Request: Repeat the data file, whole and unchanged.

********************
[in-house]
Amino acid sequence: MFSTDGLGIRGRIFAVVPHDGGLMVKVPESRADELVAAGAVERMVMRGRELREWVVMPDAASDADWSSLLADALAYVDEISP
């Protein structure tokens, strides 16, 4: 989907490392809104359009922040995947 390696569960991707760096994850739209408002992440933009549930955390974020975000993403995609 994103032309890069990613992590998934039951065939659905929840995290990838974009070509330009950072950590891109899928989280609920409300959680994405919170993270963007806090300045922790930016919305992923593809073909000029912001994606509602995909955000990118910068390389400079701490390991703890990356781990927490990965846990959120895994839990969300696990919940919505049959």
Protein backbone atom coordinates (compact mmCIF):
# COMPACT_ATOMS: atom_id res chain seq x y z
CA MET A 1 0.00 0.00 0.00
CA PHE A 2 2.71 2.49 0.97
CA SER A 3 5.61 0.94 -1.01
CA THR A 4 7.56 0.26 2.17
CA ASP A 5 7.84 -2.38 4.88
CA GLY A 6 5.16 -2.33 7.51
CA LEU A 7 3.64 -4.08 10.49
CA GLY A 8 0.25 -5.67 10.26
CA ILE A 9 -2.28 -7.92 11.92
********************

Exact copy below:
[in-house]
Amino acid sequence: MFSTDGLGIRGRIFAVVPHDGGLMVKVPESRADELVAAGAVERMVMRGRELREWVVMPDAASDADWSSLLADALAYVDEISP
């Protein structure tokens, strides 16, 4: 989907490392809104359009922040995947 390696569960991707760096994850739209408002992440933009549930955390974020975000993403995609 994103032309890069990613992590998934039951065939659905929840995290990838974009070509330009950072950590891109899928989280609920409300959680994405919170993270963007806090300045922790930016919305992923593809073909000029912001994606509602995909955000990118910068390389400079701490390991703890990356781990927490990965846990959120895994839990969300696990919940919505049959």
Protein backbone atom coordinates (compact mmCIF):
# COMPACT_ATOMS: atom_id res chain seq x y z
CA MET A 1 0.00 0.00 0.00
CA PHE A 2 2.71 2.49 0.97
CA SER A 3 5.61 0.94 -1.01
CA THR A 4 7.56 0.26 2.17
CA ASP A 5 7.84 -2.38 4.88
CA GLY A 6 5.16 -2.33 7.51
CA LEU A 7 3.64 -4.08 10.49
CA GLY A 8 0.25 -5.67 10.26
CA ILE A 9 -2.28 -7.92 11.92